Footage and Verisimilitude:Realism in David Simon’s Treme

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Written by Chris Huiyuan Zhang

Treme is the first show created by David Simon after The Wire, it has told a story that involves many struggling New Orleanians in the post-Katrina era.

One of the most notable aspects in David Simon’s work is the use of opening credits as a tool to set the tone and implying the theme of the entire season. In Treme, a montage of archive footage which features Mardi Gras shown in black and white, photos and videos which displays the devastation of Hurricane Katrina and the lost New Orleanians who did not have a home to go or a place to work in the post-Katrina era. It is Simon’s approach of telling a story that features real-life social issues and how he implying the truth of a story by integrating documentary into fiction.

“Opening credits and found-footage film have many things in common. Both accentuate montage:first and foremost these films are not shot, they are edited. A primacy of the camera does not exist. Both opening credits and found-footage films work with associative cuts or polyvalent montage.” (Jager,315)

Moreover, the disorientation between documentary and fiction is not only shown in the opening credits of Treme but also many characters who play themselves in the fictional world. As an instance, Kermit Ruffins, the New Orleanian Jazz trumpeter has played himself along with the appearance of  Elvis Costello,  chef David Chang and so on. The co-existence of fictional and real characters has implicated the co-existence outside the fictional world and remind the viewers of the real-life New Orleanians are not far off from its fictional portrayal in Treme.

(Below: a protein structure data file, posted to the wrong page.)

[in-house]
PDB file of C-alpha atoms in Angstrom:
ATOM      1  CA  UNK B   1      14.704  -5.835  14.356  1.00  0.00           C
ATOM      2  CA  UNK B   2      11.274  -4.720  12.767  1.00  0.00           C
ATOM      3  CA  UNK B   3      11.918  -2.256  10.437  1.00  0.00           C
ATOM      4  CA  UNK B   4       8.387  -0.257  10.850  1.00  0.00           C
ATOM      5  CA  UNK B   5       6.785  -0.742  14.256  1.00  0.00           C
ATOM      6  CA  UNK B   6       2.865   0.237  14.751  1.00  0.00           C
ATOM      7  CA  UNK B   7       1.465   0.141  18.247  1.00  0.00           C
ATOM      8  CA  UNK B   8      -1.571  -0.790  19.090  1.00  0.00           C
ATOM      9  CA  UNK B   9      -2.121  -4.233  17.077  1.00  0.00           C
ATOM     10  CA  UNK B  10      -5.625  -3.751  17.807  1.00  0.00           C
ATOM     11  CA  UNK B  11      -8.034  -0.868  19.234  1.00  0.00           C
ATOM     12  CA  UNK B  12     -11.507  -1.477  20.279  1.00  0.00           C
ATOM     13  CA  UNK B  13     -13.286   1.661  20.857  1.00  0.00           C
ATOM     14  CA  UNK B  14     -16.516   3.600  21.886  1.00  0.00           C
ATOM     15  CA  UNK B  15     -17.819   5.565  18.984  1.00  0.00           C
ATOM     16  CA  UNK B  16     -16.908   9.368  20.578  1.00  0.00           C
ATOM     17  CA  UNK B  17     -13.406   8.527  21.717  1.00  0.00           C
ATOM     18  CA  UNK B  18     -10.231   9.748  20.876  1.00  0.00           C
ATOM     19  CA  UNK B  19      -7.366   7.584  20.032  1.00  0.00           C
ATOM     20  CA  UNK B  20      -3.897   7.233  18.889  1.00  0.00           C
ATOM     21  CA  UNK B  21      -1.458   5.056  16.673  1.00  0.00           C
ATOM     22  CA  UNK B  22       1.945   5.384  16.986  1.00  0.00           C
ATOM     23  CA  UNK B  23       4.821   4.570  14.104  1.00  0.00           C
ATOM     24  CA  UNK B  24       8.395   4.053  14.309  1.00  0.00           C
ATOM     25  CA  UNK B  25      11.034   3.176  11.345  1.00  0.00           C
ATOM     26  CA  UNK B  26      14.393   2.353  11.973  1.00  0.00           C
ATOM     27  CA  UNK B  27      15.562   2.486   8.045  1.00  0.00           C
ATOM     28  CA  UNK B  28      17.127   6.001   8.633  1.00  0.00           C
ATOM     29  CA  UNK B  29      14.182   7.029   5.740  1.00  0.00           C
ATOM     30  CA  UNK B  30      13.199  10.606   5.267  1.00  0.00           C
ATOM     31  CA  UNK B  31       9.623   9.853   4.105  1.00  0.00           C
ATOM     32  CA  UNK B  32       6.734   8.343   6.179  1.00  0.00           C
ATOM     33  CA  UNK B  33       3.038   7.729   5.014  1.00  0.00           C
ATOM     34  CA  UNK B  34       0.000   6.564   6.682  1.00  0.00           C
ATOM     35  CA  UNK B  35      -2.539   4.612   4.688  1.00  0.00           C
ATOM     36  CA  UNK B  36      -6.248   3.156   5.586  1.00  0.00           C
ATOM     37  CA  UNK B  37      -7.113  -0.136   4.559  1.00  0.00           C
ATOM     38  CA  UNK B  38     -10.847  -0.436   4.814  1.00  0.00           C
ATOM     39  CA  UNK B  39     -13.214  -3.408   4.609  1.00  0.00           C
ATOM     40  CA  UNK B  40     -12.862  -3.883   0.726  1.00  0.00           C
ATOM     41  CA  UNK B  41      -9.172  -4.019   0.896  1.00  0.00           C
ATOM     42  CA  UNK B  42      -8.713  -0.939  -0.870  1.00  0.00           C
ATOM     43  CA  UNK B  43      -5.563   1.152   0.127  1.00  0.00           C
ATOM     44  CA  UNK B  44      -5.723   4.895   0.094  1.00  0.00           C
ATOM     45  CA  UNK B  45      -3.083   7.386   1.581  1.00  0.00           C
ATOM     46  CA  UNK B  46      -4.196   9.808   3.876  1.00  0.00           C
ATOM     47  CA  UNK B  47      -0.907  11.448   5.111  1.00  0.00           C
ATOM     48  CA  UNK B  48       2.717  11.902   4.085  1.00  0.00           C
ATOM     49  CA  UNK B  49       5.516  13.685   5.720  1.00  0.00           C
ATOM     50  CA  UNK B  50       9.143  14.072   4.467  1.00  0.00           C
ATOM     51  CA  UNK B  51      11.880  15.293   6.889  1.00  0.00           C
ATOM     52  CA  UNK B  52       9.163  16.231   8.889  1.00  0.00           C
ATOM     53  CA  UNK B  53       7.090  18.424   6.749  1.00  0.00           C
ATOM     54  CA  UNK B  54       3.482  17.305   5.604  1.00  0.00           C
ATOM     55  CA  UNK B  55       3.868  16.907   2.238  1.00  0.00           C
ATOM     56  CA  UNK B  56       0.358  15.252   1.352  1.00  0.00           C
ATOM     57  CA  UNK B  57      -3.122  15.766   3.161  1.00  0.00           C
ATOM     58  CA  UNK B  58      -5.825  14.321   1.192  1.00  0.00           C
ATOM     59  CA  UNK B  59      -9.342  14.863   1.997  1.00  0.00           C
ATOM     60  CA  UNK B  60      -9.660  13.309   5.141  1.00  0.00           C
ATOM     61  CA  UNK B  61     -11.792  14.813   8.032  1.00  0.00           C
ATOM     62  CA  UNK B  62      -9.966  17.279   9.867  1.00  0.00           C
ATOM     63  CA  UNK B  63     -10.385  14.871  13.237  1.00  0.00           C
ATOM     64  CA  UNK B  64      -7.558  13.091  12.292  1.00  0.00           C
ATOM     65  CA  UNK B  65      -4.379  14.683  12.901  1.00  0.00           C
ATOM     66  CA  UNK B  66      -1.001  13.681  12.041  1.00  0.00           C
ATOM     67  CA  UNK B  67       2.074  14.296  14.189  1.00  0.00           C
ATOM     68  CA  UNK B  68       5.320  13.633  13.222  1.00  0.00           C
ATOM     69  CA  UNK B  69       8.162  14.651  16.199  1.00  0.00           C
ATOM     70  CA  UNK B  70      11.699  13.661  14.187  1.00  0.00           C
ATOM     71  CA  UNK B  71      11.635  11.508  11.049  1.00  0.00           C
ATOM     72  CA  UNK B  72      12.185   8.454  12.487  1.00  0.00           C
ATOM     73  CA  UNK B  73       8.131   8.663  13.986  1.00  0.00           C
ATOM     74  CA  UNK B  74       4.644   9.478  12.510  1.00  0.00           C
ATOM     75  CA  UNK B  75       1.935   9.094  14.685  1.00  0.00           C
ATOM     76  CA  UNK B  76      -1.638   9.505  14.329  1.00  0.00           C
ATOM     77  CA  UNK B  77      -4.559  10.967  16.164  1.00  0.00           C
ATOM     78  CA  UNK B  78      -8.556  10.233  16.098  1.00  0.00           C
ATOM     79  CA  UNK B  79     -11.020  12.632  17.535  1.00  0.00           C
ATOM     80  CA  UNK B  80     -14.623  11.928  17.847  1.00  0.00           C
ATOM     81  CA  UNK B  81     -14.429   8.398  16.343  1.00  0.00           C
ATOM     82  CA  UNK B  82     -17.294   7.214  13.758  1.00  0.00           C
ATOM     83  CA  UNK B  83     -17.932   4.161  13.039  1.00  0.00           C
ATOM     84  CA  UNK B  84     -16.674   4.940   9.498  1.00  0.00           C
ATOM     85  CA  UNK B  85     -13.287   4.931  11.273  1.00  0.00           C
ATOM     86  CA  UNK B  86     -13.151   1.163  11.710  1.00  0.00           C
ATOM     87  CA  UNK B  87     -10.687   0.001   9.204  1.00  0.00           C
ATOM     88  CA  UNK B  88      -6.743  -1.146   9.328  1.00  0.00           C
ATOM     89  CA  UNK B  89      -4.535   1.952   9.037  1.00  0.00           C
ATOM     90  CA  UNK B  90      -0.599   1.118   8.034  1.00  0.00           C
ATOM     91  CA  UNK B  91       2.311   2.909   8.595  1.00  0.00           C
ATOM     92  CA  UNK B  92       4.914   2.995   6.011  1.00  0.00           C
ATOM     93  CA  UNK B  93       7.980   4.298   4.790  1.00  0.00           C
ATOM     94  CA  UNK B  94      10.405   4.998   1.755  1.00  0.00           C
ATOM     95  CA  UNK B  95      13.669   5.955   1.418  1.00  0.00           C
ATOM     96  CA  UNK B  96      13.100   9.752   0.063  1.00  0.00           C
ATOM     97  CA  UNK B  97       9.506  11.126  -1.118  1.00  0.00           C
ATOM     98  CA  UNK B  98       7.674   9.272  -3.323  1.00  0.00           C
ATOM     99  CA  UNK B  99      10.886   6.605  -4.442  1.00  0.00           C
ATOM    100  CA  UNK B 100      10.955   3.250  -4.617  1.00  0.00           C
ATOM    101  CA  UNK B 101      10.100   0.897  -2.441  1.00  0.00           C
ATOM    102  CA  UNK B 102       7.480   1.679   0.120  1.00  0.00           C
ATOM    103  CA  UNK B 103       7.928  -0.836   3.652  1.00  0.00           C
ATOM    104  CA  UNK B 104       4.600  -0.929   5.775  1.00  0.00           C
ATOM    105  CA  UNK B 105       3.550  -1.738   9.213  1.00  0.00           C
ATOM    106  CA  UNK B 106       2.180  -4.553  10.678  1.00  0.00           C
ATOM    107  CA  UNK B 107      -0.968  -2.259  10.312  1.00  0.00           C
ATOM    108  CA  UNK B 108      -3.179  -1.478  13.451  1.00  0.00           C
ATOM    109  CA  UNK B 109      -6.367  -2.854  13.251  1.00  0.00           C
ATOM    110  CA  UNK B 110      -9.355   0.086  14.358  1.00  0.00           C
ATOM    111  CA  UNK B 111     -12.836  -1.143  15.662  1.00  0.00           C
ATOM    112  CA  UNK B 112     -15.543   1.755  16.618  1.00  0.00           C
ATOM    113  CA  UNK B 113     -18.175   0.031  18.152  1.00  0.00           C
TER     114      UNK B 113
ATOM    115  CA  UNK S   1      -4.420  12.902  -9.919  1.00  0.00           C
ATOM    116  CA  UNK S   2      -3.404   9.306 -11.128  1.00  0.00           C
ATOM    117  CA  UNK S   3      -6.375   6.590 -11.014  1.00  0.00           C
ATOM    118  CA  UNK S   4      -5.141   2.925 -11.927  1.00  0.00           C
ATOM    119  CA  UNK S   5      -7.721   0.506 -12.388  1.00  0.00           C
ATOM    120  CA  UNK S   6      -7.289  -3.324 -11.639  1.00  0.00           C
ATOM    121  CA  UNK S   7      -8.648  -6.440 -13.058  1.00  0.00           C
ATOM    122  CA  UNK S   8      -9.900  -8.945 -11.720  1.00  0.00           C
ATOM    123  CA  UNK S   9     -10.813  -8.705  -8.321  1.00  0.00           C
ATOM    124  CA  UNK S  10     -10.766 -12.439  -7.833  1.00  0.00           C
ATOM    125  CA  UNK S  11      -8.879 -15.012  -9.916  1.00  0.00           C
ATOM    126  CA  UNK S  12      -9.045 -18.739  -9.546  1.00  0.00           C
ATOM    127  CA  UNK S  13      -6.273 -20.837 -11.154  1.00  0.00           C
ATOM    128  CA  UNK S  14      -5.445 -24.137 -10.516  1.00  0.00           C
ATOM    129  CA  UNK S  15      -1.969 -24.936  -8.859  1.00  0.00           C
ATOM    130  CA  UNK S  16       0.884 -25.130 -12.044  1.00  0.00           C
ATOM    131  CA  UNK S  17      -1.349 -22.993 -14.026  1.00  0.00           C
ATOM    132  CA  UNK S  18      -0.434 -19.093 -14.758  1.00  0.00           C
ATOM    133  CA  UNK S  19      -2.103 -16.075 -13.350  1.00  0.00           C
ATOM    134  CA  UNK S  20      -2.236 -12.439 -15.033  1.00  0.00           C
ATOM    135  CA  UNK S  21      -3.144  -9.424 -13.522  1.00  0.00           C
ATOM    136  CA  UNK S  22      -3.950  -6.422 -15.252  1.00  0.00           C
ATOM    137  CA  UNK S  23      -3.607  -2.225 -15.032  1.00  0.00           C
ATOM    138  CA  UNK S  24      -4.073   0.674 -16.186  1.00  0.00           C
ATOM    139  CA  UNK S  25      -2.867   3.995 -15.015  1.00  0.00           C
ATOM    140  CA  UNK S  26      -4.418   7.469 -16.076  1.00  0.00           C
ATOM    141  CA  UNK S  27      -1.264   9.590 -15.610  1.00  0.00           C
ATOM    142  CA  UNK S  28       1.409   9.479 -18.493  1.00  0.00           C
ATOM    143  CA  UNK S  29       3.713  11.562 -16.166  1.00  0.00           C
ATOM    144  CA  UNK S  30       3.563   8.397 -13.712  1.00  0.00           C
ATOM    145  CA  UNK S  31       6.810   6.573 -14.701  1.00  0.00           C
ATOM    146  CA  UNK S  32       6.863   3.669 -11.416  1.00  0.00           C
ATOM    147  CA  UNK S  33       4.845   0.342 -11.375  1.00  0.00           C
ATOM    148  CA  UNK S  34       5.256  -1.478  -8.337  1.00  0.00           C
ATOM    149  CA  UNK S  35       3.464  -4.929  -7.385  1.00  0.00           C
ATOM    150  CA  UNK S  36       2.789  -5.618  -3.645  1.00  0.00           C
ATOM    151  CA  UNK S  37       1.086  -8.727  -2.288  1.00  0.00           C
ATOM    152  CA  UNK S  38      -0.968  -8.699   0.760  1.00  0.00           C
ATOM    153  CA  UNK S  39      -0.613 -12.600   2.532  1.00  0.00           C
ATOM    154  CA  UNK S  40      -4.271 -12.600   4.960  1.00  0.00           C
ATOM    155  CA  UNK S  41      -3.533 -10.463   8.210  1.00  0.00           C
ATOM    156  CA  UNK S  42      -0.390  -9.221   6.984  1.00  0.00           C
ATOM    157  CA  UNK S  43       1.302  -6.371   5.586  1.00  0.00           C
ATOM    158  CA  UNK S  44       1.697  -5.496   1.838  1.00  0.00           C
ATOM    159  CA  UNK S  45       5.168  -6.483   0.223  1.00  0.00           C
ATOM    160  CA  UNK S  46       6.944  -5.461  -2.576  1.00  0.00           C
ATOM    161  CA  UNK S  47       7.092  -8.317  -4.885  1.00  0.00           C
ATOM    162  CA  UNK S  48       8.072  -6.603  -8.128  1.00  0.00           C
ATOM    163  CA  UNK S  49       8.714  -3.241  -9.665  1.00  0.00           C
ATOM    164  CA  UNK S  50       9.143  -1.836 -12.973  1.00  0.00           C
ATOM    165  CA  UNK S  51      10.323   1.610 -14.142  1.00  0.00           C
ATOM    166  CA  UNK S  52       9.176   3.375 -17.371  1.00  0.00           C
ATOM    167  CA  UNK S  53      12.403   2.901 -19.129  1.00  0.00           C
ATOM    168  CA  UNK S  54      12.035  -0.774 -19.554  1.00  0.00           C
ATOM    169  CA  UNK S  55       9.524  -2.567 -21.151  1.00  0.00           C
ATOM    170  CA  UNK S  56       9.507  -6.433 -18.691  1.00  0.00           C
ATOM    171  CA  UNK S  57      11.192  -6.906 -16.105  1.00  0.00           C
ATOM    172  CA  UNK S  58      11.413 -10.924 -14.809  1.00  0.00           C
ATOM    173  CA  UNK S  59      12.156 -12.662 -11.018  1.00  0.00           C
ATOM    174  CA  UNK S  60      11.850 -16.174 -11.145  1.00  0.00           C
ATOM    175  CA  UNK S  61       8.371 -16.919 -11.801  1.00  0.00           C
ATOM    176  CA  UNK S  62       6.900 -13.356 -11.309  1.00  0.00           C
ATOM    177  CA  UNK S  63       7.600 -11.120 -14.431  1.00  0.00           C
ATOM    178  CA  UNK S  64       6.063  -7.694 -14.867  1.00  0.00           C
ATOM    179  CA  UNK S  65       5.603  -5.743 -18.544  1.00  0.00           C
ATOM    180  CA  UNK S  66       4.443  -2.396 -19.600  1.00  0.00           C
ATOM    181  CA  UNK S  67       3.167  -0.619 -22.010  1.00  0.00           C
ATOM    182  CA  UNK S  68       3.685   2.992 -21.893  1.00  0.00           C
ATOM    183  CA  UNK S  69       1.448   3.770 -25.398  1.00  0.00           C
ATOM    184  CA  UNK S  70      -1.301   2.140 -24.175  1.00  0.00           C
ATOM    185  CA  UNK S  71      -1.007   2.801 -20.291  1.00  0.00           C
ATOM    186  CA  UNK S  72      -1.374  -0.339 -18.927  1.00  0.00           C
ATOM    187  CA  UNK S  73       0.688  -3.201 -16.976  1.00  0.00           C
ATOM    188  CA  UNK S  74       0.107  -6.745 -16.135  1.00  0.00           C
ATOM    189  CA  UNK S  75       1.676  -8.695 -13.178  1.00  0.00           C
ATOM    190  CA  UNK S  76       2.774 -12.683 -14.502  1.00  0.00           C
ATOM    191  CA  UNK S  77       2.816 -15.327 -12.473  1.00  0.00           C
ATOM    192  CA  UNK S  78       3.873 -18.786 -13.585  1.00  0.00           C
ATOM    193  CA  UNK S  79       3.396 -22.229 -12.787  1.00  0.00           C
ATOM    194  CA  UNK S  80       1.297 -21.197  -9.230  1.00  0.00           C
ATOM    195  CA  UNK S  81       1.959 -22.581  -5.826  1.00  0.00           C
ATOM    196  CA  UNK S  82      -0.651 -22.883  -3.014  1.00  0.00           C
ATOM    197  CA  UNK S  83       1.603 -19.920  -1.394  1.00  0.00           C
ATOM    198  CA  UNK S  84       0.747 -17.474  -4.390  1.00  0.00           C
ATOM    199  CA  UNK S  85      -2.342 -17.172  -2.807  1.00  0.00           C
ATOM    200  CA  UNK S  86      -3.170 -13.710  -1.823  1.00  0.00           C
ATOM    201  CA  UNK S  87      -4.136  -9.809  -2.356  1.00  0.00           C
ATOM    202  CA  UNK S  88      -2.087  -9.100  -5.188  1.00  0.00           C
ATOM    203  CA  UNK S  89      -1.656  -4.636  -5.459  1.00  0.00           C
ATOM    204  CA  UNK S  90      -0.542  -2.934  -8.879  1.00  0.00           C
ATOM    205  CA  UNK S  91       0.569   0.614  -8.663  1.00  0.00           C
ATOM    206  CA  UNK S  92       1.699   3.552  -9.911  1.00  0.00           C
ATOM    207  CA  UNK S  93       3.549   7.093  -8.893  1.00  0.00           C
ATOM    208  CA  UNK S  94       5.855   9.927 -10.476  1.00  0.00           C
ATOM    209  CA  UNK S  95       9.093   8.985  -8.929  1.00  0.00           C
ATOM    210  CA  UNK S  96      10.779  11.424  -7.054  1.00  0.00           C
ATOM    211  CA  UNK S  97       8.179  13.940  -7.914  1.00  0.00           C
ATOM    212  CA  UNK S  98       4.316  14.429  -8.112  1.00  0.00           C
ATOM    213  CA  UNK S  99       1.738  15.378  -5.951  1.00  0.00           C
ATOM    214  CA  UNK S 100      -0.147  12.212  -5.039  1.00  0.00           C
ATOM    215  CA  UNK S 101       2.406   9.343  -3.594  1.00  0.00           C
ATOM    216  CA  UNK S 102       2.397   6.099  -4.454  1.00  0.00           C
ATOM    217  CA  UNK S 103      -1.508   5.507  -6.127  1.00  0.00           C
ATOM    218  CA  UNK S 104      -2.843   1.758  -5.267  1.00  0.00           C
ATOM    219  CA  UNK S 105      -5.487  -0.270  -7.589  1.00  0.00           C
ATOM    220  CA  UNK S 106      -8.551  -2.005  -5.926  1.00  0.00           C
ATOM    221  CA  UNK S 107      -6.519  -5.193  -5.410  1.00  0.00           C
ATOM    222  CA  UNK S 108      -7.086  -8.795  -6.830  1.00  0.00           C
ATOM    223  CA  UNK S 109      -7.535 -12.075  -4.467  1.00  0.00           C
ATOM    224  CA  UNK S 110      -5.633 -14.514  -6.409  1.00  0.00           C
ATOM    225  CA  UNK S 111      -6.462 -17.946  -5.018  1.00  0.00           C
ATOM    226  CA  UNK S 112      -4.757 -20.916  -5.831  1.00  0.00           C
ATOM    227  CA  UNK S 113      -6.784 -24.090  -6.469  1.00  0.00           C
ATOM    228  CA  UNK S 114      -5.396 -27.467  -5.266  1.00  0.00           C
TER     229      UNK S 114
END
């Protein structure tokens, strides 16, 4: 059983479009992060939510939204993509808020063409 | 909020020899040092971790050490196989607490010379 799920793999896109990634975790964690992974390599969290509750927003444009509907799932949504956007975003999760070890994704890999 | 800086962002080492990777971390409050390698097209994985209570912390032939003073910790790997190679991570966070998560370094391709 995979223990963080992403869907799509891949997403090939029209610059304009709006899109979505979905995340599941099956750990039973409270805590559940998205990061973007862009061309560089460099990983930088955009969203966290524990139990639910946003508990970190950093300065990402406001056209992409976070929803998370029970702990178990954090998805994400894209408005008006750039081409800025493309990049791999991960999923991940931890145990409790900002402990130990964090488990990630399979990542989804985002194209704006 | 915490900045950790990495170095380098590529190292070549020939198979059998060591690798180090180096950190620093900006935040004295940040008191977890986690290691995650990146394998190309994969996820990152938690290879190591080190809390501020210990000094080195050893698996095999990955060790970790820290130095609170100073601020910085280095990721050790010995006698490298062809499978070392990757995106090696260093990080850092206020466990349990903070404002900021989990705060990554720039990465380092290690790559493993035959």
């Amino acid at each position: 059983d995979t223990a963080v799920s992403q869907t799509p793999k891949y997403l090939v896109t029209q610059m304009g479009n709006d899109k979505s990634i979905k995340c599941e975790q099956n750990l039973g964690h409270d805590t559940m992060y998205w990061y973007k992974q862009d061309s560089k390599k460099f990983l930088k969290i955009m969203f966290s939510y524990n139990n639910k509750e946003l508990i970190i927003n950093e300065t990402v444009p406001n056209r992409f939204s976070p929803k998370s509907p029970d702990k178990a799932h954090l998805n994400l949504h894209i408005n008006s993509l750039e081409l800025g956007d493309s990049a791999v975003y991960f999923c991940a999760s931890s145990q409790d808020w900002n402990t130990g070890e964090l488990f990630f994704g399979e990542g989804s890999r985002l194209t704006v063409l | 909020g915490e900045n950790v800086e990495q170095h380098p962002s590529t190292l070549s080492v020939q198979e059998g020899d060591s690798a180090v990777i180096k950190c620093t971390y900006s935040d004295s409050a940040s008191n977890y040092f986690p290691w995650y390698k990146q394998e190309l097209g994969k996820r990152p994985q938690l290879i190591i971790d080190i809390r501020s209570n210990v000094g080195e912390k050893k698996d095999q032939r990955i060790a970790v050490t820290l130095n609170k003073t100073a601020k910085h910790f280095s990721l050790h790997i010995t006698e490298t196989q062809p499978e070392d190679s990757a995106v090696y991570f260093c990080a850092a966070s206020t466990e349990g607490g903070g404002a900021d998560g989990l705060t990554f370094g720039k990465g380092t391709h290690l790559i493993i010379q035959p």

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“David Simon and Eric Overmyer made an unprecedented choice by revealing the power of realism in fiction. They created a more complex and richer fictional universe by giving viewers an intimate look at the characters’ lives and access to their personalities.”(Gendrin, 8)

Jazz, Cajun cuisine and Mardi Gras, David Simon has written a love poem to a city that is forgotten and forsaken. Simon’s uncompromising in the integrity of a story has affected the viewers to be aware of what they are watching are issues that also exist in reality.

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Reference:

1.Dominique Gendrin, Catherine Dessinges, Shearon Roberts (2017). HBO’s Treme and Post-Katrina Catharsis: The Mediated Rebirth of New Orleans1st edition. Lanham, Maryland: Lexington Books.
2.Jäger, L. (2010). Media, culture, and Mediality: New insights into the current state of researchJager, L., Linz, E., and Schneider, I., eds. . Bielefeld: Transcript Verlag.
Video:
https://www.youtube.com/watch?v=1M1Iagf3GSs
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